Even though it was a classifier from 1999 (99-48 Tight Squeeze) with the issue of all the top shooters slowly ratcheting up the best scores over the last 18 years I did fairly well on it with an estimated 66.38%. This is better than I have done on a classifier in over seven years! This is solid B class shooting instead of all the C class results I have been turning in the last few years. It was the stage win for all divisions, including Open! I won Limited Division for the match and came in second overall. If I hadn’t overlooked one target on the first stage and racked up all those penalties I would have won the match.

The video shows my transitions between targets is almost painfully slow and I could do much better reloads. And with more practice I think I could do a faster draw as well.

Well, I know what I need to work on this week when I go to the range.

Primer removal failure

This is twice in about 500 rounds that I have seen this happen:

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Instead of popping out whole, the primer fractured and only part of it came out of the primer pocket. I thought the first instance was just a very odd fluke. But this is twice in a very small set of used brass and I don’t recall this ever happening before in the over 100K times I have removed primers.

Update: I had this happen with three more cases out of about 150. All with R-P headstamps. I bought this brass used. It would be interesting to know the history of these cases.

Rounds in the last month

In August I loaded 148 rounds of 30.06 for daughter Kim and 2644 rounds of .40 S&W. This used up all my 30.06 brass and before I do any more 30.06 she is going to have to do some shooting. The .40 S&W was 722 rounds of Black Bullets for USPSA matches and 1922 rounds of Montana Gold bullets yielding Major Power Factor for practice at indoor ranges.

This brings my lifetime reloaded ammunition totals to:

223: 2,424 rounds.
30.06: 756 rounds.
300 WIN: 1692 rounds.
40 S&W: 74,709 rounds.
9 mm.log: 21,641 rounds.
Total: 101,222 rounds.

Year to date I have loaded 15,504 rounds. I’m on course to reload about 20,000 rounds this year for a lifetime total of over 105,000 rounds.

F.A.S.T.

Today, in addition to the Dot Torture Target, I shot the F.A.S.T. (Fundamentals, Accuracy, & Speed Test) target:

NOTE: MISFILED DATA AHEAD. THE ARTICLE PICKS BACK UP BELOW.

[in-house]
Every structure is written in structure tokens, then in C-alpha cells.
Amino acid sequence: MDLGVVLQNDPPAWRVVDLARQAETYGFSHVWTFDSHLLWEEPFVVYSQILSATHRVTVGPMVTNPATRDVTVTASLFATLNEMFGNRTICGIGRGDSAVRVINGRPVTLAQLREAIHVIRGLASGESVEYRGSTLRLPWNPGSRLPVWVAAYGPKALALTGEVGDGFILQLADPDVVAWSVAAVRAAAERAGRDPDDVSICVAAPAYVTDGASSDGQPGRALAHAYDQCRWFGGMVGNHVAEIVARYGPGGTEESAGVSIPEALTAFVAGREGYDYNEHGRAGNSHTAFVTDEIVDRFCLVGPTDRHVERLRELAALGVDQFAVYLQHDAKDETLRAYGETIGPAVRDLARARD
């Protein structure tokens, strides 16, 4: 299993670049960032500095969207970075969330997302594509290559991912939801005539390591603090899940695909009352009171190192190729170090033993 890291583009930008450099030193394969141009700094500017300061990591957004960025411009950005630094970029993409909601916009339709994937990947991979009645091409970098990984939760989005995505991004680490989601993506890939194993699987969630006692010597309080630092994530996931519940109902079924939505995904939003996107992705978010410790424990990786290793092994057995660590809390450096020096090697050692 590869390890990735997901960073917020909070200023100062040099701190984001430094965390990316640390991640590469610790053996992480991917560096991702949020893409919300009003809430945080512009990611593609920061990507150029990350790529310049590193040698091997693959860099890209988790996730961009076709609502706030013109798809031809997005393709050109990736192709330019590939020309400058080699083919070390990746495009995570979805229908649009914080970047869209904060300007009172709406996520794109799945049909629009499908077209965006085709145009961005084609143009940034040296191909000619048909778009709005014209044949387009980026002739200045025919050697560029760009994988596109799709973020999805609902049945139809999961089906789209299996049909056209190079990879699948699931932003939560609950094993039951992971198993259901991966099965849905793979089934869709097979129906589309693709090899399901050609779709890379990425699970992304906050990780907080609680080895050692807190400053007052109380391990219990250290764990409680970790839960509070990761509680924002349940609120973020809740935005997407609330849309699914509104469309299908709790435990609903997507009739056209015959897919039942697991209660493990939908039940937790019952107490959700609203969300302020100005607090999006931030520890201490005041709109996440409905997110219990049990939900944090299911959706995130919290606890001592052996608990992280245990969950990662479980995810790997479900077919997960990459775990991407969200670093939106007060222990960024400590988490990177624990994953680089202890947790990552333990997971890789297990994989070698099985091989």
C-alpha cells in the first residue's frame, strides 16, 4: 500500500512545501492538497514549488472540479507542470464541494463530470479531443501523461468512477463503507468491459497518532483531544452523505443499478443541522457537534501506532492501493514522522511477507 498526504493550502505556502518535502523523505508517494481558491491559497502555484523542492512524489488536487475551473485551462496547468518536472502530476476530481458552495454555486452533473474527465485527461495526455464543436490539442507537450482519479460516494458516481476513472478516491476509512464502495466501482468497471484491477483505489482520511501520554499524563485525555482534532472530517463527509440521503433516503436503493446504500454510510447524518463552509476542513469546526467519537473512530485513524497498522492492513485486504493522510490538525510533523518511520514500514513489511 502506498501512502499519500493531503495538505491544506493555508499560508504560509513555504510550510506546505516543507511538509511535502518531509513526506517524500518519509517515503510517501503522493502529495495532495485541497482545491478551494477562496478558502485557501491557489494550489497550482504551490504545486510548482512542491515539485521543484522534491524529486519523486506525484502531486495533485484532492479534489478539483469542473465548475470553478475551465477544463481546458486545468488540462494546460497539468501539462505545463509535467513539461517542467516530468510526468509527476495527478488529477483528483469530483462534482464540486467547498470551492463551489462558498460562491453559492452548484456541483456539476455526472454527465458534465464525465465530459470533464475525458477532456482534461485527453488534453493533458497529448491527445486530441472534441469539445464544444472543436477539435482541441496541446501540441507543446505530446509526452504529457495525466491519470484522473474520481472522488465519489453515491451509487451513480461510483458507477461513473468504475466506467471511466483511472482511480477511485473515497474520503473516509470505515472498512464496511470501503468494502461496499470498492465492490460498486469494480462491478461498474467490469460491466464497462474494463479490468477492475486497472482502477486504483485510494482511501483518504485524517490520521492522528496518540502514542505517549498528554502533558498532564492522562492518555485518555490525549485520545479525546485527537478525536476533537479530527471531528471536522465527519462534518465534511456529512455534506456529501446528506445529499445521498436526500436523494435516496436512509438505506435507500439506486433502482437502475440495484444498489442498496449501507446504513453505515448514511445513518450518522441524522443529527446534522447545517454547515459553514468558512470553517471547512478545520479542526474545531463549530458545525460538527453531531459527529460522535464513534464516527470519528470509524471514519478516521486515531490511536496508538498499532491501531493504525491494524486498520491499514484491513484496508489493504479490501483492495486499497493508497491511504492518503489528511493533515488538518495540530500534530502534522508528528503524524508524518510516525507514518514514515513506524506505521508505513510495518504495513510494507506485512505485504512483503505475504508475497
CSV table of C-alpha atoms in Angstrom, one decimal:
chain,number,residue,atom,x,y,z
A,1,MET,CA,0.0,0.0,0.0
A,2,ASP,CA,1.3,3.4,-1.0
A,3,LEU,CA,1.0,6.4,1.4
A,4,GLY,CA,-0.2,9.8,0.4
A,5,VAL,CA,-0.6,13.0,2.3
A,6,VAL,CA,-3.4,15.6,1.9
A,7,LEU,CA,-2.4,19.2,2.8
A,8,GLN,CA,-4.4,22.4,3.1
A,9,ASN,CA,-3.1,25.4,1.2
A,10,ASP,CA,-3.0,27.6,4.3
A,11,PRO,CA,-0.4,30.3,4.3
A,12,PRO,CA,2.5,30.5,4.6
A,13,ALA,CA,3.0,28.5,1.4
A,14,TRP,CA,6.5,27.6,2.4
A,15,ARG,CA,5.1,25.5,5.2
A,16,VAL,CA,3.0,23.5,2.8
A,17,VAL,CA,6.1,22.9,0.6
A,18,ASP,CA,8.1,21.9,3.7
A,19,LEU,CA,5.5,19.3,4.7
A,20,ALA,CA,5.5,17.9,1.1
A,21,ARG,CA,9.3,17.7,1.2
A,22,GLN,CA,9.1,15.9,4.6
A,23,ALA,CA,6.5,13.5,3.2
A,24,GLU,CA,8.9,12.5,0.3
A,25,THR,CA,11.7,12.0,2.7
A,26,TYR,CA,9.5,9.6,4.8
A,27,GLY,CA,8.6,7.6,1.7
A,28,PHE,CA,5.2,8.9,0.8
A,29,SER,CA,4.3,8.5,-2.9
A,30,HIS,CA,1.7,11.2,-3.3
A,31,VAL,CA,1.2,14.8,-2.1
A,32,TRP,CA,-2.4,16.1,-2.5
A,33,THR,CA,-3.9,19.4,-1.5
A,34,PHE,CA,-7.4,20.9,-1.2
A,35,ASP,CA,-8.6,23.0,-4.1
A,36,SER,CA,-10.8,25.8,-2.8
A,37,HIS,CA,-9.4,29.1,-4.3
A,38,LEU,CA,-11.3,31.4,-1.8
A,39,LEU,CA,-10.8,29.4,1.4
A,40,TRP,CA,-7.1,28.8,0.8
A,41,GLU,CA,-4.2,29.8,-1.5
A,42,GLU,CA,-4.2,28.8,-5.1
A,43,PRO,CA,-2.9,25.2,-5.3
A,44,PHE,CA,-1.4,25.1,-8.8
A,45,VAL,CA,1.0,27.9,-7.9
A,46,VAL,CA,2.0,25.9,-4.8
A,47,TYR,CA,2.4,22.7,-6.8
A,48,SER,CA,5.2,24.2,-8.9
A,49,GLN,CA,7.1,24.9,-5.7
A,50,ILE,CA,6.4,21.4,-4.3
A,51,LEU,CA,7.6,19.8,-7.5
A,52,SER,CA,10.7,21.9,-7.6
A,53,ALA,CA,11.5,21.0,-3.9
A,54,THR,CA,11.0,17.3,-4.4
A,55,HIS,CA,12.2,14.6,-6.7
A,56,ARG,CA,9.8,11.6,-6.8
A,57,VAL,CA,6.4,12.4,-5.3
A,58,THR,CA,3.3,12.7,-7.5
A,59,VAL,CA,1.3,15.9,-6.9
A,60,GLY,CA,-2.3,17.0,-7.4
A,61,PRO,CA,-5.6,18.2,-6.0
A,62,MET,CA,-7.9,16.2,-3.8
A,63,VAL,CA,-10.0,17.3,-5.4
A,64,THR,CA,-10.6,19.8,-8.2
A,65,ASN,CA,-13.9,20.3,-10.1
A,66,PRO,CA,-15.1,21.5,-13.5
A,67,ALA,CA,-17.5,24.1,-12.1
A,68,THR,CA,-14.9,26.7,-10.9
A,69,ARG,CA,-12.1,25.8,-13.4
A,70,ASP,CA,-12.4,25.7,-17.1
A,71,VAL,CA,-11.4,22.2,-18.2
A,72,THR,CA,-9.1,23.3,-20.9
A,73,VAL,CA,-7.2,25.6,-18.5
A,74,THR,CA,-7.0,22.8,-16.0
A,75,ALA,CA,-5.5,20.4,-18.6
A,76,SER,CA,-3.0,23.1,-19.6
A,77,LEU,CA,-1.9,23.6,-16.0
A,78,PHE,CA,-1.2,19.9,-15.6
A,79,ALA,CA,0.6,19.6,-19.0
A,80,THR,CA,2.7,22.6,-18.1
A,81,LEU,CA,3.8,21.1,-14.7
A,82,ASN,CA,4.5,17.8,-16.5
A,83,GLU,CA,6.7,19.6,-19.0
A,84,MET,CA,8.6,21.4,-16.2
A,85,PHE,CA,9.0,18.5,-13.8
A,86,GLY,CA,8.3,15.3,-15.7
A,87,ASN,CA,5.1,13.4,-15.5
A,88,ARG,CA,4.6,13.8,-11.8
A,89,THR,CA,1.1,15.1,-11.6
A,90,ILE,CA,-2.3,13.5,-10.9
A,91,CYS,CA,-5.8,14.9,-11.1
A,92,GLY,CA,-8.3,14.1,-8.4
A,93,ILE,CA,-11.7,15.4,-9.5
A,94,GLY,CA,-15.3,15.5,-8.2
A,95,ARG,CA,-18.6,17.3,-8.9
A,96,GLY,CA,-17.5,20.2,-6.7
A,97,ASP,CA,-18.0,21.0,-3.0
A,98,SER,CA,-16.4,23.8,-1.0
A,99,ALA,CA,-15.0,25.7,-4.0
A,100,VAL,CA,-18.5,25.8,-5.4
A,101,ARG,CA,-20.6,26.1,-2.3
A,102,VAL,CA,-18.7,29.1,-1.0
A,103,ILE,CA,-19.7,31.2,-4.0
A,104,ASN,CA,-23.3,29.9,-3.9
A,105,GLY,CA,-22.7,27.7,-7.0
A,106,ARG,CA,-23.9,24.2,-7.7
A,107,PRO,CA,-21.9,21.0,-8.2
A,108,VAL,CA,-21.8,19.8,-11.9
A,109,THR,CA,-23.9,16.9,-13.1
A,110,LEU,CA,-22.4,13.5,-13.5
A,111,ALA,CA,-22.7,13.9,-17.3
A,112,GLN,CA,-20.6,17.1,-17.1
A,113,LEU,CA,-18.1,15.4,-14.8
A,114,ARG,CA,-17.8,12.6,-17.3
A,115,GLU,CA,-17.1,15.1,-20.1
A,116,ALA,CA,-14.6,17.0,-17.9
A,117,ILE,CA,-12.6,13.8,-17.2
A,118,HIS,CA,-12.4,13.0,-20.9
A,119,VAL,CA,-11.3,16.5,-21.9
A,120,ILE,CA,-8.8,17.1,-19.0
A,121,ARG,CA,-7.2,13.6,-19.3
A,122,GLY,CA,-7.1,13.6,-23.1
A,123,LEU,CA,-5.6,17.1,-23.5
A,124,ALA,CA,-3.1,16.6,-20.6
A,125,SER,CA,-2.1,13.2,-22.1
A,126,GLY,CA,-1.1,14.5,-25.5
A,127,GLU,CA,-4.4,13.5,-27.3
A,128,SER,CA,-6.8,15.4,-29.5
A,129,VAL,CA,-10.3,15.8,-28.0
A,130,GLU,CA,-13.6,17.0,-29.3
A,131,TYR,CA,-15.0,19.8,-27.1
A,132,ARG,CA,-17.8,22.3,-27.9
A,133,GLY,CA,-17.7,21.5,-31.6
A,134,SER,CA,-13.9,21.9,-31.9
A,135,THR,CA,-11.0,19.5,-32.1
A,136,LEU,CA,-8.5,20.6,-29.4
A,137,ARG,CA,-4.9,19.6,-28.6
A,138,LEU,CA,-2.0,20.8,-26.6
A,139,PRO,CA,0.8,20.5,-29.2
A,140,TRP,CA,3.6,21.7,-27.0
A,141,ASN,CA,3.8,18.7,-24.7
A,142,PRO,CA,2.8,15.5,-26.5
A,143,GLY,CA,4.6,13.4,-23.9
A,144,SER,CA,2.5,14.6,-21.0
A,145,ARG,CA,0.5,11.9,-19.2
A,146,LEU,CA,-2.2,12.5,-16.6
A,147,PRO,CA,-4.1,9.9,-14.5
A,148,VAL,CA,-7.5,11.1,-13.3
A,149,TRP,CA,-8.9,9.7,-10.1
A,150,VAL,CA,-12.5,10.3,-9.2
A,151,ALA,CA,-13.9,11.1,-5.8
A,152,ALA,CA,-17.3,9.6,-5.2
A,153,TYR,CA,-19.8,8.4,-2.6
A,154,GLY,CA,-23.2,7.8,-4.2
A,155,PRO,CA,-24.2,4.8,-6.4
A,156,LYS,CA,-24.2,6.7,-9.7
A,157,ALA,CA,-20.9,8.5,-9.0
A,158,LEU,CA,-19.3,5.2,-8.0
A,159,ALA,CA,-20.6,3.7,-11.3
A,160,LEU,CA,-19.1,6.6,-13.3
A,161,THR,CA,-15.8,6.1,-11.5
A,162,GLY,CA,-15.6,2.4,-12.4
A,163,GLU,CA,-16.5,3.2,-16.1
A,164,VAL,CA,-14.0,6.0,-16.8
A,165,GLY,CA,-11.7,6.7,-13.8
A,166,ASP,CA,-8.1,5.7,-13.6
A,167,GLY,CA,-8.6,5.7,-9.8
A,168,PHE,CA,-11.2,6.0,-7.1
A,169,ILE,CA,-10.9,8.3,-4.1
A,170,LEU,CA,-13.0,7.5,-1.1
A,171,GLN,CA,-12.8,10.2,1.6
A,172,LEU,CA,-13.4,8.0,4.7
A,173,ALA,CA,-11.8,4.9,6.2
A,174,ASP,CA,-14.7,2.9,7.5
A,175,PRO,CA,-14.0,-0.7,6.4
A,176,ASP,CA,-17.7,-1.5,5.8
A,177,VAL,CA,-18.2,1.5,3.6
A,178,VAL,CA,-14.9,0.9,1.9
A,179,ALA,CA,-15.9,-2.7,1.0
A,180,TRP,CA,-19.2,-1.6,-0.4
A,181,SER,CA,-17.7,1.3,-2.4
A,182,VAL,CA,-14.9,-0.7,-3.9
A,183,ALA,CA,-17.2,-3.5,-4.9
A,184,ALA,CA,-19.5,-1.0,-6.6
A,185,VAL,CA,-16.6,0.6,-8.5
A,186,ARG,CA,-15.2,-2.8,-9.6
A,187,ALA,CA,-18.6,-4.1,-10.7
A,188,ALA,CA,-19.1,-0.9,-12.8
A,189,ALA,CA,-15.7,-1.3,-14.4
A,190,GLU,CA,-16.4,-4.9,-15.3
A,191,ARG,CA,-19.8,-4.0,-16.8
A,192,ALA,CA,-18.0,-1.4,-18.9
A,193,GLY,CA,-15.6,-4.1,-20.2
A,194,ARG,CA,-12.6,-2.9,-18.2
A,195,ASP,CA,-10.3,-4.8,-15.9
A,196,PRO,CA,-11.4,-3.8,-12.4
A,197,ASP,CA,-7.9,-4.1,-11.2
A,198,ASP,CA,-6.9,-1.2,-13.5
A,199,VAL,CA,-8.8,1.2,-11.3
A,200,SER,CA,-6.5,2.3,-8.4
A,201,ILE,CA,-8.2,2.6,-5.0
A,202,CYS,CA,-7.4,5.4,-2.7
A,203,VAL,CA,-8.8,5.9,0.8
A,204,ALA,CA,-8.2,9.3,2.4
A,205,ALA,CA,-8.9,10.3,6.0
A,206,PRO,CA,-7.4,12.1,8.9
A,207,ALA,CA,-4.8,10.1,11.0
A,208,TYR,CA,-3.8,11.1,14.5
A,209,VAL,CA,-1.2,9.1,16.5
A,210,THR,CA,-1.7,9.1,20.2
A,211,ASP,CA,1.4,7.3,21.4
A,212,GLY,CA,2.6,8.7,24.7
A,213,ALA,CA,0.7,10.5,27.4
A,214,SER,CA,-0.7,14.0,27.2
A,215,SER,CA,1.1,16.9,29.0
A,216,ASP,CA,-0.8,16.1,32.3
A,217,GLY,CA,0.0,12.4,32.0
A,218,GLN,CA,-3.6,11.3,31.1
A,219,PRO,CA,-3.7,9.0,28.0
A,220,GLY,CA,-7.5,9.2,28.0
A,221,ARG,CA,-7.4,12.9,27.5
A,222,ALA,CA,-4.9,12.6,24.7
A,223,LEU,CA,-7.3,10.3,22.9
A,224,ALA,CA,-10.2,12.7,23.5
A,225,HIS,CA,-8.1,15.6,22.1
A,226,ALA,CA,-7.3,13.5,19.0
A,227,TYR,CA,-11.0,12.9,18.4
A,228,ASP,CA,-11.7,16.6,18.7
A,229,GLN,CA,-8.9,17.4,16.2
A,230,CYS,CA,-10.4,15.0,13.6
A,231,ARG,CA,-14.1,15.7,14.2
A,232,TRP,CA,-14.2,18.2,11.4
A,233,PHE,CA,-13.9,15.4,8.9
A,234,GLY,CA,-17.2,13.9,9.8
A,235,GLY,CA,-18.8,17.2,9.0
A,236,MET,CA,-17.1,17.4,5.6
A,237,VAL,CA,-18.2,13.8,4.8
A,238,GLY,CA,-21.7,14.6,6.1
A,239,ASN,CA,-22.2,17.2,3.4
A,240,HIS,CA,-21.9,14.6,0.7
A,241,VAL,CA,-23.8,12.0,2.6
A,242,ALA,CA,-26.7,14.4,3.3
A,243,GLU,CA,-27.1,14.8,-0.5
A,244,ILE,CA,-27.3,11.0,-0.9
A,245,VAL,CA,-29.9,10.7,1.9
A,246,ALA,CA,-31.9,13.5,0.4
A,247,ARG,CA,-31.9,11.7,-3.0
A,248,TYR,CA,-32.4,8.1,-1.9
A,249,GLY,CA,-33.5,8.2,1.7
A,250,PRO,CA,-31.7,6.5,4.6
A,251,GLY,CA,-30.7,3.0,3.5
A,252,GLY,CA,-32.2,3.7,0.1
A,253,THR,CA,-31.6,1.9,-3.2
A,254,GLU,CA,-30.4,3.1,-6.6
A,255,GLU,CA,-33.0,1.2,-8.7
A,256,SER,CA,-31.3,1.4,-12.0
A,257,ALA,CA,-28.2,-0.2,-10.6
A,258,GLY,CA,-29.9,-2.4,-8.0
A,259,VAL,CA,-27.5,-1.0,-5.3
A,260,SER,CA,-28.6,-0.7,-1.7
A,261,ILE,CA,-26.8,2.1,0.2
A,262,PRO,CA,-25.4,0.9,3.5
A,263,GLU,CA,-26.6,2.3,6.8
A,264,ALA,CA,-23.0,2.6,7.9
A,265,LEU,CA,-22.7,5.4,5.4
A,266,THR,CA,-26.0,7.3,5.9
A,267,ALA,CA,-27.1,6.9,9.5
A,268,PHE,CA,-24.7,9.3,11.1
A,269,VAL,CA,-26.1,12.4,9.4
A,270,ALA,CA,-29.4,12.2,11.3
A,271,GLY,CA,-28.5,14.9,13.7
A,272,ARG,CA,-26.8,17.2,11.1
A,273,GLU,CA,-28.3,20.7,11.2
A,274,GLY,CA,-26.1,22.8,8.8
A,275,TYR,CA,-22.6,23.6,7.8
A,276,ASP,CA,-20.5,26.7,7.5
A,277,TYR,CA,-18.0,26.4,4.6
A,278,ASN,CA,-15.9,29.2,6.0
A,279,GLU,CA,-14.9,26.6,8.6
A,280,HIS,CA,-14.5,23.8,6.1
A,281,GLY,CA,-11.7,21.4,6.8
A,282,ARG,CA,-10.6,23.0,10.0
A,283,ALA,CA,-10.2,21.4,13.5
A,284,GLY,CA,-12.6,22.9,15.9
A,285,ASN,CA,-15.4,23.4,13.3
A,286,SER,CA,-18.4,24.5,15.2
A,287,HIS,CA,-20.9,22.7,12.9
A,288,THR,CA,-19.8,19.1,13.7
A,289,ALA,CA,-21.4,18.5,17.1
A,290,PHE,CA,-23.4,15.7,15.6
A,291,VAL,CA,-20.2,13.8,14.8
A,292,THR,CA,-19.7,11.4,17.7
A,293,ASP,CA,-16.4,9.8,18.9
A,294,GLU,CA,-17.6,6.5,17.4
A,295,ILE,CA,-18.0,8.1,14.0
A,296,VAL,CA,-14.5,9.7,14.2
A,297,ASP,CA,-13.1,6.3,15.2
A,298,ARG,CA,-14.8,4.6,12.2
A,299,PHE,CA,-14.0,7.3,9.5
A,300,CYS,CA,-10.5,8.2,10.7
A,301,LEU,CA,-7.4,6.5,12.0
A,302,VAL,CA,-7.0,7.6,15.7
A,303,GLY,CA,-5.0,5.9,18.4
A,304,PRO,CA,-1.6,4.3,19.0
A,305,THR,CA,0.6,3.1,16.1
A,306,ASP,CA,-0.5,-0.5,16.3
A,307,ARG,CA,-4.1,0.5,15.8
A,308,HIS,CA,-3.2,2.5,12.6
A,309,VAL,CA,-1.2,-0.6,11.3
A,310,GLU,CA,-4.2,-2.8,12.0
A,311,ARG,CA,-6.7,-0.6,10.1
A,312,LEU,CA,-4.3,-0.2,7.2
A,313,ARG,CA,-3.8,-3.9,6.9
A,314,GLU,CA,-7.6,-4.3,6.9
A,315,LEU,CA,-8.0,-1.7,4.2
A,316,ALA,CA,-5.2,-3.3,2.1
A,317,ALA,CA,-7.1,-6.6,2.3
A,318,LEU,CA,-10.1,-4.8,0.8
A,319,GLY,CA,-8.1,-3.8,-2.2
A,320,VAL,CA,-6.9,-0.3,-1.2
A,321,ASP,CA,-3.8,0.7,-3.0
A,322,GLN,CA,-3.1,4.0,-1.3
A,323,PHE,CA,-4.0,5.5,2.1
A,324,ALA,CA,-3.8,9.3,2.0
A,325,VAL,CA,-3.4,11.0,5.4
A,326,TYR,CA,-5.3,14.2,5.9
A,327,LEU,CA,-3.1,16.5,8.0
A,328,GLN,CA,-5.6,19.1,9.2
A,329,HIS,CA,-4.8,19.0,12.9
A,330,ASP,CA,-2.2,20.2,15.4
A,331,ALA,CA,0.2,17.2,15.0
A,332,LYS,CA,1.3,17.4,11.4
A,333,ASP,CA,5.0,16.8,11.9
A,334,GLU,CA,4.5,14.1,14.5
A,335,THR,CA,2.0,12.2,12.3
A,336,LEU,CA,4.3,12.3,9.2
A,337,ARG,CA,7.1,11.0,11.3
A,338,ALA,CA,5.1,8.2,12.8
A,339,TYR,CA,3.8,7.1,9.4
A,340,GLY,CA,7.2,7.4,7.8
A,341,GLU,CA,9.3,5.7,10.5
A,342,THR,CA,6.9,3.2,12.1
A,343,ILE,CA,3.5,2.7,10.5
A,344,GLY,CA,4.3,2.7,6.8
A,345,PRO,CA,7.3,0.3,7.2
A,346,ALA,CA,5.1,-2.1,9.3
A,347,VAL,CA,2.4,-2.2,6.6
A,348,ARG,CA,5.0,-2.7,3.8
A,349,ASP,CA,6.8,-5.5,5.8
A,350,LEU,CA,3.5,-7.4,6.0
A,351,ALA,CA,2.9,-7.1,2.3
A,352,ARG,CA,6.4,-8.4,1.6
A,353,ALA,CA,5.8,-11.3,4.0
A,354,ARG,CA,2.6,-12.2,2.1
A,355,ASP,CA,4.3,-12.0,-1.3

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The individual shot times, in seconds, are:

  1. 1.93
  2. 0.78
  3. 2.81
  4. 0.48
  5. 0.43
  6. 0.40

Total: 6.83 seconds.

That’s just barely in the “Advanced” ranking and a long way from “Expert”.

I shot about four or five practice targets before I got one where everything was working reasonably well. The slide lock reload is really painful. In action shooting I try to always plan my reloads so I never go into slide lock and frequently reload with half full magazines in the gun when I’m on the move between shooting positions just to make sure I avoid the slide lock. The reload time shows my lack of practice. I always hesitated as I started to engage the target again before I racked the slide. I think I can do better on the first shot too. I can see shaving 0.50 off my time without too much effort, but getting to “Expert” may be beyond what I can accomplish.

Dot Torture

Last week Say Uncle linked to the Dot Torture target. Paul Koning sent me an email about it too, so I printed out a few and tried it today at five yards:

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It’s tough. Those are 2” circles. I can usually do a 1.5” six shot group at 10 yards. But that is a group size, not putting them inside a 1.5” circle. And that is six shots, not 50 shots. Just going from six shots to 50, with the same base accuracy, bumps my group size from 1.5” to 2.57” (Modern Ballistics will tell you this if you speak to it nicely). Then you have to make sure you are centered exactly in the circle.

I adjusted my sights after shooting the #1 dot which helped. I still dropped two.

I think I can clean it at five yards. I’ll try again when I’m not intent on working on shooting faster.